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Medium Raw: A Bloody Valentine to the World of Food and the People Who Cook Hardcover – June 8, 2010
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"100 Million Years of Food" by Stephen Le
A fascinating tour through the evolution of the human diet, and how we can improve our health by understanding our complicated history with food. Learn more
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More About the Author
The "chef-at-large" at New York's famed Brasserie Les Halles, Bourdain is the author of the bestselling Kitchen Confidential: Adventures in the Culinary Underbelly, a candid, hysterical, and sometimes shocking portrait of life in restaurant kitchens that has been translated into more than 28 languages - as well as the travel journal, A Cook's Tour, 3 crime novels, a cookbook, a biography of Typhoid Mary, the bestselling graphic novel Get JIRO!, and others.
His work has appeared in The New Yorker, The New York Times, The Times of London, Bon Appetit, Gourmet and many other publications. He has shared his insights about team building and crisis management with the Harvard Business Review. He has been profiled by CBS Sunday Morning and Nightline, and has been a guest on The Late Show with David Letterman, Morning Joe, Late Night with Jimmy Fallon, The Daily Show, Charlie Rose, The Colbert Report, and Real Time with Bill Maher.
Bourdain joined the writing staff of HBO's Treme in 2011, contributing to the popular drama's restaurant storylines. He recently launched his own publishing line with Ecco, Anthony Bourdain Books, an imprint of HarperCollins. His first titles will be released in early 2013.
No Reservations, widely popular all over the world, has won two Emmy Awards, with several other nominations. 2013 will see the premiere of two new television shows hosted by Bourdain: The Taste, a cooking competition series for ABC with Nigella Lawson, and a travel docu-series for CNN.
Top Customer Reviews
He's still as potty mouthed, contrarian, anti-establishment and provocative as ever. He's also as much or more of a clever, creative good writer with an unquestionable passion for food and the restauraunt biz that entertains and fascinates even someone like me who only eats at restaurants.
Like the first book, the chapters each act as more of an essay than as a story - covering the evolution of the restaurant/food industry and what's happened to him since his first book.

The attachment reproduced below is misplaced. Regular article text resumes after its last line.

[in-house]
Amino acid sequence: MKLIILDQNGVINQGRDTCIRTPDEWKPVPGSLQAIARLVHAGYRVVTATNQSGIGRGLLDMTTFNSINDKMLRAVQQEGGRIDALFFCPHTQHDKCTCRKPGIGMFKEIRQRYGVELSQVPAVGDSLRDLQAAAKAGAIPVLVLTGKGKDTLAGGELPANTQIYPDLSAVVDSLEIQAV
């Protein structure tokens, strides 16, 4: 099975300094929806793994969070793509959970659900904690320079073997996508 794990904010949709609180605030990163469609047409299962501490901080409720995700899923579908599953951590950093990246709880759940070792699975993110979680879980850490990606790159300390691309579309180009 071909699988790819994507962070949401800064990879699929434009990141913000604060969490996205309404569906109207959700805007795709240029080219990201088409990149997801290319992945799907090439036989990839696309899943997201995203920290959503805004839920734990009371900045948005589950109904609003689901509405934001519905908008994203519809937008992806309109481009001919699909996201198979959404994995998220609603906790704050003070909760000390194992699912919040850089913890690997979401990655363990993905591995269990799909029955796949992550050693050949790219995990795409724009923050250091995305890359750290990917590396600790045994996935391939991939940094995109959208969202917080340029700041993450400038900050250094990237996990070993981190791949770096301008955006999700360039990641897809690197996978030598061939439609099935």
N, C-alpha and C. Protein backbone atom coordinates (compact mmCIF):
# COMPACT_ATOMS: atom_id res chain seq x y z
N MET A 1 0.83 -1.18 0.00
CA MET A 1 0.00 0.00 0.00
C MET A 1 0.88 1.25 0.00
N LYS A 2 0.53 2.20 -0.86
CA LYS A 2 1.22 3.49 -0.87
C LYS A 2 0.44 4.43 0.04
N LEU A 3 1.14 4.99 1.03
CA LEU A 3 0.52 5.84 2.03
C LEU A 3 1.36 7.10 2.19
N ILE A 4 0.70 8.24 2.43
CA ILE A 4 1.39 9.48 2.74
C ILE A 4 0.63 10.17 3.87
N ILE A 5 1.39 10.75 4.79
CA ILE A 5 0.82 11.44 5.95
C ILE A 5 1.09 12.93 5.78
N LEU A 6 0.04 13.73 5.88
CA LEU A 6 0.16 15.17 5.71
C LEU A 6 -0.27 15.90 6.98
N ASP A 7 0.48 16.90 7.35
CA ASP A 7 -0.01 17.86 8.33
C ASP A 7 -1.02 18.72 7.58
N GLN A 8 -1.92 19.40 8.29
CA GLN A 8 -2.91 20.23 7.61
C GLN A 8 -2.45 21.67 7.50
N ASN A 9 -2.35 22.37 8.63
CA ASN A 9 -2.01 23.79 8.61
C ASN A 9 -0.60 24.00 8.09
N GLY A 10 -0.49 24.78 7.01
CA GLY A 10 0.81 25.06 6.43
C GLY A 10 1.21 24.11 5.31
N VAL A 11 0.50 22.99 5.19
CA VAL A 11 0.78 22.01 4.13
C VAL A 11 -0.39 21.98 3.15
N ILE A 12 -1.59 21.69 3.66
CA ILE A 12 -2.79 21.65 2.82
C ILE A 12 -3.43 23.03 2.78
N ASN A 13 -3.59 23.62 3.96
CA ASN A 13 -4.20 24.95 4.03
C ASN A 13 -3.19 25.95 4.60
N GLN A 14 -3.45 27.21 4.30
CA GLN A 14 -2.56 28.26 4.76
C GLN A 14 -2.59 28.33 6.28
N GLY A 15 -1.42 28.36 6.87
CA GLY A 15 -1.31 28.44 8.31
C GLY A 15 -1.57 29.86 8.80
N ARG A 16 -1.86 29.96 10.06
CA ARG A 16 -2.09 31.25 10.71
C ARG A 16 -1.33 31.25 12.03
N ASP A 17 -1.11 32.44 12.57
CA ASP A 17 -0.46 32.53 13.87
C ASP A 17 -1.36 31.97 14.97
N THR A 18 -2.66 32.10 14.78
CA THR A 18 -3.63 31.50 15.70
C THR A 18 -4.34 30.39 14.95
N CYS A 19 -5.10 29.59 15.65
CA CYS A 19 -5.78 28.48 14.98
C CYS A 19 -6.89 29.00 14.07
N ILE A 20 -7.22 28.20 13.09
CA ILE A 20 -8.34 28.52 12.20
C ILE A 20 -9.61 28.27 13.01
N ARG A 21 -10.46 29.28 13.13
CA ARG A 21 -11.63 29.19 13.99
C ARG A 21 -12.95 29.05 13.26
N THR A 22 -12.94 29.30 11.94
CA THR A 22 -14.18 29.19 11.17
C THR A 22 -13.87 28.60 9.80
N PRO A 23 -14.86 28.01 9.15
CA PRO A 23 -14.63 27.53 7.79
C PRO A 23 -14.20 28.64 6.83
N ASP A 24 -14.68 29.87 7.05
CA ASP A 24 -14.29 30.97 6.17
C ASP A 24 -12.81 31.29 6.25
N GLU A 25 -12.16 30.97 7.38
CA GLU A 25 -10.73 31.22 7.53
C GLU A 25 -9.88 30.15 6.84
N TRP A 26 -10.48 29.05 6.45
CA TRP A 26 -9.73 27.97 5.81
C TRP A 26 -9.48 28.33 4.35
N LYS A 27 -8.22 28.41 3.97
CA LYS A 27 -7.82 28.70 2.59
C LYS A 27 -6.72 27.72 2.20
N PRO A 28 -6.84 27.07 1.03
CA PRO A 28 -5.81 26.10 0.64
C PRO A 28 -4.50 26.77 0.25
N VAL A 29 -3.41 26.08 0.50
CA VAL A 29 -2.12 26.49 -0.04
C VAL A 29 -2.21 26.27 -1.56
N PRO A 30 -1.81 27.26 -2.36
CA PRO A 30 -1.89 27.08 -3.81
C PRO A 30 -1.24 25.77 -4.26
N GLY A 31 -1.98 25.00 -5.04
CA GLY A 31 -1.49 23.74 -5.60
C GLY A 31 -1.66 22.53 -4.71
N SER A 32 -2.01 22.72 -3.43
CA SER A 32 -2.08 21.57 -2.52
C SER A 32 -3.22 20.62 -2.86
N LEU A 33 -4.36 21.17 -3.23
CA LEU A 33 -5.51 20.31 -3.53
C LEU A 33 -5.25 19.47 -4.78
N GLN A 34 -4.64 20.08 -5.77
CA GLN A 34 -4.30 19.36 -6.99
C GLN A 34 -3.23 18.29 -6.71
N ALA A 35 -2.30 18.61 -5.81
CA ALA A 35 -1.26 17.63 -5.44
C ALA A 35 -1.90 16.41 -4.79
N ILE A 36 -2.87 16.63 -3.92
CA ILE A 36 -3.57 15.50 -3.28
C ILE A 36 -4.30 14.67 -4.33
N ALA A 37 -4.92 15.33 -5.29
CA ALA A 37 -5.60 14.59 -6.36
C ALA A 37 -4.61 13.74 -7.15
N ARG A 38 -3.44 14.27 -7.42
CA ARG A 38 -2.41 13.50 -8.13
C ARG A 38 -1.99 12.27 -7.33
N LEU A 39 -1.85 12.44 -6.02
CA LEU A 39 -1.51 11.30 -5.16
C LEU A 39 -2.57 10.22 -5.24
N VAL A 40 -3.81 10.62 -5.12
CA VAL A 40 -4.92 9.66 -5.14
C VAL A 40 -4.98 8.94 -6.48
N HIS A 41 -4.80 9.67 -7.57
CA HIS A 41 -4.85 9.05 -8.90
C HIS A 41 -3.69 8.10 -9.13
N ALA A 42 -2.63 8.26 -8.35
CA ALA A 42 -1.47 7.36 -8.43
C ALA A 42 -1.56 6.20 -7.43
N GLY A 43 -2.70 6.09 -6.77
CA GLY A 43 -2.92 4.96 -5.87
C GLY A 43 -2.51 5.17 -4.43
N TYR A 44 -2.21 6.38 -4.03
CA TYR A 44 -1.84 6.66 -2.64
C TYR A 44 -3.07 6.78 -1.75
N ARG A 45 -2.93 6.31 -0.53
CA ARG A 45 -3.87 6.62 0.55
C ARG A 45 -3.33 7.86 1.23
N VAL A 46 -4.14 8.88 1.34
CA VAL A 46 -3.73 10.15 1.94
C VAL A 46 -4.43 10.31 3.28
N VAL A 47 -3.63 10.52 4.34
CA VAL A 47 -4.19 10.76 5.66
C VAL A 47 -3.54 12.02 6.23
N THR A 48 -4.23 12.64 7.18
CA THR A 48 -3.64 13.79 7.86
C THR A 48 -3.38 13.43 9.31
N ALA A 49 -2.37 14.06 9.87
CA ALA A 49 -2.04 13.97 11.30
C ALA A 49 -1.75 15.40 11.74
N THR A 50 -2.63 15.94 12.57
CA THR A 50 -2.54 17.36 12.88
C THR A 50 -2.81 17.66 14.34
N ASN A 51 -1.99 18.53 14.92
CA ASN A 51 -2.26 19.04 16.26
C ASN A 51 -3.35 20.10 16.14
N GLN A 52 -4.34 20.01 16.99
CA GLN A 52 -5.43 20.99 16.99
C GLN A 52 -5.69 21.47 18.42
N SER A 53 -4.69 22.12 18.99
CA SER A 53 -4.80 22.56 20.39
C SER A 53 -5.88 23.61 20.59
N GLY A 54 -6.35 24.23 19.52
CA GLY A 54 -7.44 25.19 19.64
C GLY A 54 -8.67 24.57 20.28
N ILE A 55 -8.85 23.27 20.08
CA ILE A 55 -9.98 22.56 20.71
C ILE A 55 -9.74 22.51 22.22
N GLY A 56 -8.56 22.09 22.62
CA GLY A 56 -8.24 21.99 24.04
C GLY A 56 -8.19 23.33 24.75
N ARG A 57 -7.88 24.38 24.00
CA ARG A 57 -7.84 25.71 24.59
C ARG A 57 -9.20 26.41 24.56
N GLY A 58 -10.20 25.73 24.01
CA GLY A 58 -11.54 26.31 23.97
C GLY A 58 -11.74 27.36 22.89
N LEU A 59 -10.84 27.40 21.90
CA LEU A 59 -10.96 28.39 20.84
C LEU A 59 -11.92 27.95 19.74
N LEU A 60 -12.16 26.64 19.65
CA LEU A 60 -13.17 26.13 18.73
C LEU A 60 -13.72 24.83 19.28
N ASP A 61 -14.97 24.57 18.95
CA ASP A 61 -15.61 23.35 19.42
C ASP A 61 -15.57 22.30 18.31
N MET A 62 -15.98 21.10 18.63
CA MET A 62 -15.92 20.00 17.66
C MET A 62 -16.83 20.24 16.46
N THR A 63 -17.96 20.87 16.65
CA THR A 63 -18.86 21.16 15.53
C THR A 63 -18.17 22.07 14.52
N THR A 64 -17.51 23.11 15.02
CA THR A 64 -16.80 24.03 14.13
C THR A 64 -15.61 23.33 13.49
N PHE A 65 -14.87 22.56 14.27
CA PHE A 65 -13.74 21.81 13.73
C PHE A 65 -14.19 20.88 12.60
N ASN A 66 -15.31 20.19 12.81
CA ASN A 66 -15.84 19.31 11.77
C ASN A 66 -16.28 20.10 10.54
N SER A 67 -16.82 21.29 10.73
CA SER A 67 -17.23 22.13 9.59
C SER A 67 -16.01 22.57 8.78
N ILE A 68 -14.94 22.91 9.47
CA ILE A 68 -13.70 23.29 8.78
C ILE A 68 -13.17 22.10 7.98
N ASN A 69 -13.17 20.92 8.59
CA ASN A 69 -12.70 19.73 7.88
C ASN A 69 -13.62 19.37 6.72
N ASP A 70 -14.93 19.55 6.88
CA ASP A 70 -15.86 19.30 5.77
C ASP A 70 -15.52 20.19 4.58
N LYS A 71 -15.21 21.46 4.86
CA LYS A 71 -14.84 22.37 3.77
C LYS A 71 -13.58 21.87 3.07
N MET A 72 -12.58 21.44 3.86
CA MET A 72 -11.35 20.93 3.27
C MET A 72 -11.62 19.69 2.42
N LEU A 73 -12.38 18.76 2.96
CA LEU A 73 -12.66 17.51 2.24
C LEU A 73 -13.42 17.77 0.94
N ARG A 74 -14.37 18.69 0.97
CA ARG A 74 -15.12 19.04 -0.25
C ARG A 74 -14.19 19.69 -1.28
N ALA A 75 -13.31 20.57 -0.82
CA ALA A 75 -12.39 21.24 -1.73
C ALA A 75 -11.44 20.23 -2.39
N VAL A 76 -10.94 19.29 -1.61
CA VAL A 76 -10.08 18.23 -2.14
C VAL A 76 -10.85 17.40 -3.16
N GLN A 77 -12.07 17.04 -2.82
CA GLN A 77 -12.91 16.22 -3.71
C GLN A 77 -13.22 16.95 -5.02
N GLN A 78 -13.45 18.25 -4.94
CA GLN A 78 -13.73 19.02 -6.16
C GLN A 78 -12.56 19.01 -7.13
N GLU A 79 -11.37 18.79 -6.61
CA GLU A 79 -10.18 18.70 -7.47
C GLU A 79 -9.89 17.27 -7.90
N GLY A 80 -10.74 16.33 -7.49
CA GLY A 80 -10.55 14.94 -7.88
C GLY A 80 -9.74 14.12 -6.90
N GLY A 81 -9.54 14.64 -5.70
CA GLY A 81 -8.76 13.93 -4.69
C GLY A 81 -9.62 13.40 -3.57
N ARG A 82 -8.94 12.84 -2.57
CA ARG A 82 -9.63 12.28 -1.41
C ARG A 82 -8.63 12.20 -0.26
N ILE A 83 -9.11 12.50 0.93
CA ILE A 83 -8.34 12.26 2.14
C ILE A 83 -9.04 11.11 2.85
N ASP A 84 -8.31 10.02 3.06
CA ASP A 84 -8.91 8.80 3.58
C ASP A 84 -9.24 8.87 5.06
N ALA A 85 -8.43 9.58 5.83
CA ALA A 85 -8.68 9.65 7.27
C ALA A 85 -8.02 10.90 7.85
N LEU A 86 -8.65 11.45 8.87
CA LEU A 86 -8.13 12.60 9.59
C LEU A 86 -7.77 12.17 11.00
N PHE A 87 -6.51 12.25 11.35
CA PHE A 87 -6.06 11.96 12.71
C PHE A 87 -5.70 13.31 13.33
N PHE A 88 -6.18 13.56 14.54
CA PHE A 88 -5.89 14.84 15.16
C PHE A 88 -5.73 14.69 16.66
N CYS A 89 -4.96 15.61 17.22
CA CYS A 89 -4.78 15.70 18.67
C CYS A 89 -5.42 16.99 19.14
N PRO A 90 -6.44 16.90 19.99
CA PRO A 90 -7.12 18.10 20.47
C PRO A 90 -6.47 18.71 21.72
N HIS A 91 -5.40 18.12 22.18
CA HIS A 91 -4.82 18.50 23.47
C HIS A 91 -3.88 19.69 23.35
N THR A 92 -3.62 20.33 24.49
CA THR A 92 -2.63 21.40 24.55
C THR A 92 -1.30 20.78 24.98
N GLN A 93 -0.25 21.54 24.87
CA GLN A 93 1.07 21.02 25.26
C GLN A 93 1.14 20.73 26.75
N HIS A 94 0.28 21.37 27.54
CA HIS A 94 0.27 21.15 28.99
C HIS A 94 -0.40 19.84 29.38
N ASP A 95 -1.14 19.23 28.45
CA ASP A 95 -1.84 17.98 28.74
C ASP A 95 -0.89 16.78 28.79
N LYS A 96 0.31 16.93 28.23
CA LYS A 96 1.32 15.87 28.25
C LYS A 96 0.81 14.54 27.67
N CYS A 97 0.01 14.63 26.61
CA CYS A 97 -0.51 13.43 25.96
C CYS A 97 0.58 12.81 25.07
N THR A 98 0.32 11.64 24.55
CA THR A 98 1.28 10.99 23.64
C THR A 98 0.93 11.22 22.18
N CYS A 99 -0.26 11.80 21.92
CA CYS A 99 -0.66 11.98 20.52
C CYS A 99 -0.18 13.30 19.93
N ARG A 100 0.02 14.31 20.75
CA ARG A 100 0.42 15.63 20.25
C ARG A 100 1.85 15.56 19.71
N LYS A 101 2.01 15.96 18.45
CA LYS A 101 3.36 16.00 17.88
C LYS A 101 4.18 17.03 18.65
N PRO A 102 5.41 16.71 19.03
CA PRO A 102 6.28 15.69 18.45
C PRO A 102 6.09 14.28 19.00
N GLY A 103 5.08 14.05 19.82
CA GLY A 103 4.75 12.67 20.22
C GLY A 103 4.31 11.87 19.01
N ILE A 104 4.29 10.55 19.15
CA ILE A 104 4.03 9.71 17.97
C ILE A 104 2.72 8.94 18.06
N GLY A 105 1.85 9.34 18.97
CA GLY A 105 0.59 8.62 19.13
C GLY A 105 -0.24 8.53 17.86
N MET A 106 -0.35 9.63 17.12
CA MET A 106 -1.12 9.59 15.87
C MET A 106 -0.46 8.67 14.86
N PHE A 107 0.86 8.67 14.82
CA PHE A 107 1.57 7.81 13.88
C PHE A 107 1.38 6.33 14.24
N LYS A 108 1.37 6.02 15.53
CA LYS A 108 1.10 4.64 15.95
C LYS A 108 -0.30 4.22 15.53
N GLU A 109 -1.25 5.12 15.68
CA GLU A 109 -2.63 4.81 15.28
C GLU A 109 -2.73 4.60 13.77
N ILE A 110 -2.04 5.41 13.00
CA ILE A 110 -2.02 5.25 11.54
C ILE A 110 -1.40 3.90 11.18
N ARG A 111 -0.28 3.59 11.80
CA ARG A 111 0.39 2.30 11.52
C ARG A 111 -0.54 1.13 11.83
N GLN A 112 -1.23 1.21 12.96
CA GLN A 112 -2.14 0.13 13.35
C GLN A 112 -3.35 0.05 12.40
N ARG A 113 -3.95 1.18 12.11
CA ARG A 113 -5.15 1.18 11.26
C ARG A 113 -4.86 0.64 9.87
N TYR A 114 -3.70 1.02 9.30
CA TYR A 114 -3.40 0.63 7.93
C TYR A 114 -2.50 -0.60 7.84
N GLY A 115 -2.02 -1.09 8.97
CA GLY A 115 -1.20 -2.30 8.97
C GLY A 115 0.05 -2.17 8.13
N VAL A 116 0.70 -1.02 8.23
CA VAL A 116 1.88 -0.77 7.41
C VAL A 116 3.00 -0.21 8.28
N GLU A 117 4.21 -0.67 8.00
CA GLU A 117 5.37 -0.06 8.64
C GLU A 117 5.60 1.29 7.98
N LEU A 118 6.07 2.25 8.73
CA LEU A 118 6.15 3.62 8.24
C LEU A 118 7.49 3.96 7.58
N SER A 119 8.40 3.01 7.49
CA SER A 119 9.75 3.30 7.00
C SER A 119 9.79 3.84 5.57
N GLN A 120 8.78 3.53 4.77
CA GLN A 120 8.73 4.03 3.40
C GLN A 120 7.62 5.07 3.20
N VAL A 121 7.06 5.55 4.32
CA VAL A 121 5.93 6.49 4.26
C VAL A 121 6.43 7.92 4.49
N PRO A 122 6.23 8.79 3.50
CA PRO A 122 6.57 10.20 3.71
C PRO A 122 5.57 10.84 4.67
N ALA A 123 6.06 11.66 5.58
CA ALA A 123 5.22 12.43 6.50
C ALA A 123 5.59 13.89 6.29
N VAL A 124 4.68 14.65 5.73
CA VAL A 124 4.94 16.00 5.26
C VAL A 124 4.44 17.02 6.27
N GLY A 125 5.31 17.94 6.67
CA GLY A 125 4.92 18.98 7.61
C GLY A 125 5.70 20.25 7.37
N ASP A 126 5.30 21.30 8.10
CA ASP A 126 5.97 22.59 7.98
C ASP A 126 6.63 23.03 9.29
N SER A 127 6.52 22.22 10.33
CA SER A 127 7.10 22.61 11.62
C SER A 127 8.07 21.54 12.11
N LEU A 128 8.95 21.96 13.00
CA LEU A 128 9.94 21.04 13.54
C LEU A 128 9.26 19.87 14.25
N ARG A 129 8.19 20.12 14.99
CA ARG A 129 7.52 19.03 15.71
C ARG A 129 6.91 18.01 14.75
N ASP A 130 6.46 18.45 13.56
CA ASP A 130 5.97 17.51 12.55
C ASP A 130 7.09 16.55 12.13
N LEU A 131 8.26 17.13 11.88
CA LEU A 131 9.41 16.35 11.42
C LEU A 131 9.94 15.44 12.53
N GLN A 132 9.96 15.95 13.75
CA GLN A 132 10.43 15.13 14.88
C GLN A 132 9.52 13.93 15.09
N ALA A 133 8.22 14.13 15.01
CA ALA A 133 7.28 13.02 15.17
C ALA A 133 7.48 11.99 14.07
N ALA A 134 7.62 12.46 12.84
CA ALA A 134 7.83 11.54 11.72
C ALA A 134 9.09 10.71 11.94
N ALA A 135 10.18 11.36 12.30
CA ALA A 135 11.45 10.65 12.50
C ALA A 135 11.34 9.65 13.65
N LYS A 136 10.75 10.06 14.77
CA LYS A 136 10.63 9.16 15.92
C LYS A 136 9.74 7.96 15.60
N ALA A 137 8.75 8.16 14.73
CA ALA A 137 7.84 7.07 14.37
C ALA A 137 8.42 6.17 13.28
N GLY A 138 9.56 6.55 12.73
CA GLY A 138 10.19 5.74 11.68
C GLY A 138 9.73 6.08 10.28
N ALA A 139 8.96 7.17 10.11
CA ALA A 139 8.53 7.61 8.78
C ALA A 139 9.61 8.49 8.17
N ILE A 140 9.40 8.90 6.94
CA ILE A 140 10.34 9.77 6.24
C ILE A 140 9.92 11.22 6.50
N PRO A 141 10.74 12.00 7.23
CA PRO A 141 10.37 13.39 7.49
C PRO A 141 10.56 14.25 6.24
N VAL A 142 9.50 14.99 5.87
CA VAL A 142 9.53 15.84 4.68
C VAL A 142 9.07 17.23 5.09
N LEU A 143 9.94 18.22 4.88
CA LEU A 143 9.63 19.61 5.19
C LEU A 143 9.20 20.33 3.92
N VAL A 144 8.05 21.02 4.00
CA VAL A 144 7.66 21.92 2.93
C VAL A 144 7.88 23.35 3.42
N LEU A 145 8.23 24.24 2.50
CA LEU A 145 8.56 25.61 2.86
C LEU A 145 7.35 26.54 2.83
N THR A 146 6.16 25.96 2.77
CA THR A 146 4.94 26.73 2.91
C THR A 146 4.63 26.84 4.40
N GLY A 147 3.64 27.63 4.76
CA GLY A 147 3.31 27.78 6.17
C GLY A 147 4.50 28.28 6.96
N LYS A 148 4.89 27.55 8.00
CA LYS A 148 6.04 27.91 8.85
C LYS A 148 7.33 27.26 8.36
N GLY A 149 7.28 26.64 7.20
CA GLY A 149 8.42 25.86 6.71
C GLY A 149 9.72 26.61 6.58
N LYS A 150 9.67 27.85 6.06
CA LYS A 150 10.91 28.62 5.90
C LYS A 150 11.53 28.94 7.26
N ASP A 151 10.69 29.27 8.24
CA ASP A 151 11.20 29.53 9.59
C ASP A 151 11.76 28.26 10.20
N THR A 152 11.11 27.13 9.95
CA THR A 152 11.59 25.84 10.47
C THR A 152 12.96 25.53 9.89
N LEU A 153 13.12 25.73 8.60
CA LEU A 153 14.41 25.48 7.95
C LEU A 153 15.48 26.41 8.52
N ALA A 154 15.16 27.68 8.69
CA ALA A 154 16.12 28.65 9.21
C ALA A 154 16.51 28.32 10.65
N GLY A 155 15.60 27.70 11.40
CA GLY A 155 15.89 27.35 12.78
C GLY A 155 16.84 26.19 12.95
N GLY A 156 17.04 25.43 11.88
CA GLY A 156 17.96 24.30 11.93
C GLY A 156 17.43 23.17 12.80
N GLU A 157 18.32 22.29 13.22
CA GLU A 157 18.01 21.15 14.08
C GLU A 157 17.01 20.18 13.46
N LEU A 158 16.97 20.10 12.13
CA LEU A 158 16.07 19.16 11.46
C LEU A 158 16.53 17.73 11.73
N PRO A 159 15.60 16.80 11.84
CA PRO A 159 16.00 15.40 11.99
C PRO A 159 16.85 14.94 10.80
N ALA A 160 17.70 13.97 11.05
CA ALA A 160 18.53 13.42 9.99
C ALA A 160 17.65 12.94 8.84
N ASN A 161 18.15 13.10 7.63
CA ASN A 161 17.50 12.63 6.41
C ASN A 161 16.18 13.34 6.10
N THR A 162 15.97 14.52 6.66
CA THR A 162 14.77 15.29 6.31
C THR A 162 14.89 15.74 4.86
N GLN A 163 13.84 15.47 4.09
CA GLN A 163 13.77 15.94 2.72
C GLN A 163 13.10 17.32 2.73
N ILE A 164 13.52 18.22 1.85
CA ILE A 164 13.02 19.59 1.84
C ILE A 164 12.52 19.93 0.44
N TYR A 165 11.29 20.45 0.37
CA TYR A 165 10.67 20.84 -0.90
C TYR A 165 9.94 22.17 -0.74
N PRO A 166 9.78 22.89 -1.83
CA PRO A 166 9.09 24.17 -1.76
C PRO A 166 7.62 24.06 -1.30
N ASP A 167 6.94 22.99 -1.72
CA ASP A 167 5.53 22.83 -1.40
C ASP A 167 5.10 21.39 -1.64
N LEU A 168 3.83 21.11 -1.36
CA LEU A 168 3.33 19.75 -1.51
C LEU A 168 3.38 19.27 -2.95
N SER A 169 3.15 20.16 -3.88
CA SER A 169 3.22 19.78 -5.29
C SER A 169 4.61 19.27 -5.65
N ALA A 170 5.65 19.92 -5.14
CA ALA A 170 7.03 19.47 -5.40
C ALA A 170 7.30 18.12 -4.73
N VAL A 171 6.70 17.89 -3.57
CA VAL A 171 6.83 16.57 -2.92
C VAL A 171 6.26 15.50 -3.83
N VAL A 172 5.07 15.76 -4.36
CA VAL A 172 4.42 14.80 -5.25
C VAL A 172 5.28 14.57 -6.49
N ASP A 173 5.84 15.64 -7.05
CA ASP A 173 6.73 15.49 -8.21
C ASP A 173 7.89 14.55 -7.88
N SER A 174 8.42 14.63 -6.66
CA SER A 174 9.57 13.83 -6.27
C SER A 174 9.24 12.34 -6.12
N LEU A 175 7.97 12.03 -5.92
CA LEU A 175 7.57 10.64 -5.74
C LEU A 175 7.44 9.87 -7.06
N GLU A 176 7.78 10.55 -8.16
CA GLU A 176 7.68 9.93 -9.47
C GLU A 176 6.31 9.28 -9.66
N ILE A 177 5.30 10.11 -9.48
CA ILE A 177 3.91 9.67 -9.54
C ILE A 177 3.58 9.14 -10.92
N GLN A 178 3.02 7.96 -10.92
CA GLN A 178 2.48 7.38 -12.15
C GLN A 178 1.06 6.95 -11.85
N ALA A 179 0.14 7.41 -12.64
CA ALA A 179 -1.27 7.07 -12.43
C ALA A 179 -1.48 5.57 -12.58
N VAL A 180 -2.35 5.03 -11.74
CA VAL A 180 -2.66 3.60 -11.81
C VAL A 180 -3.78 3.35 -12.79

There's a lot of angry diabtribes interlaced with his dry humor. The topics include the inability to find a good decent hamburger, overpretentious/priced restaurant habits, the evils of the James Beard foundation, Alice Waters and sustainability, vegetarianism, the CIA and the Food Network. Some of these are better executed than others. During the hamburger one, in particular - I was ready for him to get off his soapbox long before he actually did.
Still, Tony doesn't shy away from naming names and dishing dirt that anyone who watches those "evil" food shows like Iron Chef, Top Chef, and Rachel Ray will recognize and find entertaining. In fact, a whole chapter is dedicated to who he believes are the heroes and villians of the restaurant biz today, and why.Read more ›
The bottom line with Mr. Bourdain is that he really cares about food and the people who prepare it, whether it's the guy in the Czech Republic who stuffs sausages with his bare hands, or the man who cuts the fish at Le Bernardin.
Food is too important to leave to the Rachael Rays and Sandra Lees of the world. We need fewer people clamoring about EVOO and more people cooking and eating a well-executed omelet or a good simple tomato sauce.
Start reading this on a Friday. It will last most of the weekend, and when you're finished, you'll be eager for the next course. I don't know how many more of these Tony has in him, but I'm waiting for the next one.
When Kitchen Confidential was published, it became an almost overnight success. As it pushed higher and higher on the NY Times Bestseller List, so to did the stardom of Anthony Bourdain.
Kitchen Confidential was perhaps so popular, because for the less initiated, it unveiled in a terribly entertaining way, the obscured and raw "culinary underbelly" of the restaurant industry. It was precisely because it was written for a "subculture" of insiders that Kitchen Confidential was adopted by the masses. Its authenticity proved irresistible.
Fast forward ten years: Bourdain has become a celebrity. He is the writer and personality of an Emmy award-winning television show: No Reservations. He is employed by the very network he has so long railed against: The Food Network. He is a married family man, who resides with his young daughter and wife within the yuppy confines of the Upper East Side of Manhattan.
The thing is- these contradictions are certainly not lost on the self-deprecating Bourdain. They do, however, rob Bourdain's newest effort, Medium Raw, of any hope at the authenticity and refreshing originality of Kitchen Confidential, and even of No Reservations.
In Medium Raw, Bourdain does not fail to offer healthy servings of his unique, vitriolic, acerbic, laser-sharp, and hilarious wit, which his fans have come to expect of him.Read more ›
Most Recent Customer Reviews
I love Anthony Bourdain's raw evocative narrative and his brutal honest opinions of the restaurant industry.Published 26 days ago by Amazon Customer
Not as tight a narrative as Kitchen Confidential, but still a fantastic tour through the mind and mouth of Anthony Bourdain. Read morePublished 1 month ago by Stewart Bushman
I've been a fan of No Reservations and Parts Unknown for some time. I often wish I could go where Anthony's been and eat what he's been eating. Read morePublished 1 month ago by kathynruss